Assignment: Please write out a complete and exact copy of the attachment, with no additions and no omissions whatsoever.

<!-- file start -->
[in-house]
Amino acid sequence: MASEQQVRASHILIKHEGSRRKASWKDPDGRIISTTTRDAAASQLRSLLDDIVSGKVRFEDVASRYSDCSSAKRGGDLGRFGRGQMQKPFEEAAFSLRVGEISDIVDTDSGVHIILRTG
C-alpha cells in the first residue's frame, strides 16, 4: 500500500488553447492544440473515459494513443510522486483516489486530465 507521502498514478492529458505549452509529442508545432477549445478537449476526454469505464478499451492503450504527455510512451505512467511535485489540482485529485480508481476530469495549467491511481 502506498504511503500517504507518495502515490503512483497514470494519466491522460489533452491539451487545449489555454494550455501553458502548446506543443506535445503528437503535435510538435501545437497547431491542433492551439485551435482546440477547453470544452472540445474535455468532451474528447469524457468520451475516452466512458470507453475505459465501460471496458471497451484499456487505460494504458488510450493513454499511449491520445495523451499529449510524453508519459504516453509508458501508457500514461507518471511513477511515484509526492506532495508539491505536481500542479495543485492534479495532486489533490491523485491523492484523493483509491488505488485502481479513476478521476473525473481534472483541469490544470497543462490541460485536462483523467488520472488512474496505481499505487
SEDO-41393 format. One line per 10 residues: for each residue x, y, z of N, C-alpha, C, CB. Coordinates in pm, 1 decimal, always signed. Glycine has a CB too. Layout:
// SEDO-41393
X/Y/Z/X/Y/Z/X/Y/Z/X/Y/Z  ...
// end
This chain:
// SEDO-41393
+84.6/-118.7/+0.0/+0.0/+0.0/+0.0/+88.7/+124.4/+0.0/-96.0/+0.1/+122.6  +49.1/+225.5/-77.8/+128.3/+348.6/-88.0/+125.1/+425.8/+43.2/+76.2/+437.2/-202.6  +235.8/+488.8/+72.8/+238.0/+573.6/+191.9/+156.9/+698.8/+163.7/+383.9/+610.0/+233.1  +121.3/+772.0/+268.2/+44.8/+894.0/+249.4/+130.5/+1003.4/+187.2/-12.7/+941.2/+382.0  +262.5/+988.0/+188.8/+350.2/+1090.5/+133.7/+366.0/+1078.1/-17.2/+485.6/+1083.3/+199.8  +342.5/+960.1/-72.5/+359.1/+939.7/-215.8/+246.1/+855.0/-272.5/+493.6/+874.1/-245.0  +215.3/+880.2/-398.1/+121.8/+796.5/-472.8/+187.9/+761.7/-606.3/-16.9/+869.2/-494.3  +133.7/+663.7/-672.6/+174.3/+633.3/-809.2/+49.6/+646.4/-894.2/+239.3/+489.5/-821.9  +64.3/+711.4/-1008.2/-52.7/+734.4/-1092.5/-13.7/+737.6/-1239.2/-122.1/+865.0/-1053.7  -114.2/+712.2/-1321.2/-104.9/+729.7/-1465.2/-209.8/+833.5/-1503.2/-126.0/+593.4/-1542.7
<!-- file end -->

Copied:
[in-house]
Amino acid sequence: MASEQQVRASHILIKHEGSRRKASWKDPDGRIISTTTRDAAASQLRSLLDDIVSGKVRFEDVASRYSDCSSAKRGGDLGRFGRGQMQKPFEEAAFSLRVGEISDIVDTDSGVHIILRTG
C-alpha cells in the first residue's frame, strides 16, 4: 500500500488553447492544440473515459494513443510522486483516489486530465 507521502498514478492529458505549452509529442508545432477549445478537449476526454469505464478499451492503450504527455510512451505512467511535485489540482485529485480508481476530469495549467491511481 502506498504511503500517504507518495502515490503512483497514470494519466491522460489533452491539451487545449489555454494550455501553458502548446506543443506535445503528437503535435510538435501545437497547431491542433492551439485551435482546440477547453470544452472540445474535455468532451474528447469524457468520451475516452466512458470507453475505459465501460471496458471497451484499456487505460494504458488510450493513454499511449491520445495523451499529449510524453508519459504516453509508458501508457500514461507518471511513477511515484509526492506532495508539491505536481500542479495543485492534479495532486489533490491523485491523492484523493483509491488505488485502481479513476478521476473525473481534472483541469490544470497543462490541460485536462483523467488520472488512474496505481499505487
SEDO-41393 format. One line per 10 residues: for each residue x, y, z of N, C-alpha, C, CB. Coordinates in pm, 1 decimal, always signed. Glycine has a CB too. Layout:
// SEDO-41393
X/Y/Z/X/Y/Z/X/Y/Z/X/Y/Z  ...
// end
This chain:
// SEDO-41393
+84.6/-118.7/+0.0/+0.0/+0.0/+0.0/+88.7/+124.4/+0.0/-96.0/+0.1/+122.6  +49.1/+225.5/-77.8/+128.3/+348.6/-88.0/+125.1/+425.8/+43.2/+76.2/+437.2/-202.6  +235.8/+488.8/+72.8/+238.0/+573.6/+191.9/+156.9/+698.8/+163.7/+383.9/+610.0/+233.1  +121.3/+772.0/+268.2/+44.8/+894.0/+249.4/+130.5/+1003.4/+187.2/-12.7/+941.2/+382.0  +262.5/+988.0/+188.8/+350.2/+1090.5/+133.7/+366.0/+1078.1/-17.2/+485.6/+1083.3/+199.8  +342.5/+960.1/-72.5/+359.1/+939.7/-215.8/+246.1/+855.0/-272.5/+493.6/+874.1/-245.0  +215.3/+880.2/-398.1/+121.8/+796.5/-472.8/+187.9/+761.7/-606.3/-16.9/+869.2/-494.3  +133.7/+663.7/-672.6/+174.3/+633.3/-809.2/+49.6/+646.4/-894.2/+239.3/+489.5/-821.9  +64.3/+711.4/-1008.2/-52.7/+734.4/-1092.5/-13.7/+737.6/-1239.2/-122.1/+865.0/-1053.7  -114.2/+712.2/-1321.2/-104.9/+729.7/-1465.2/-209.8/+833.5/-1503.2/-126.0/+593.4/-1542.7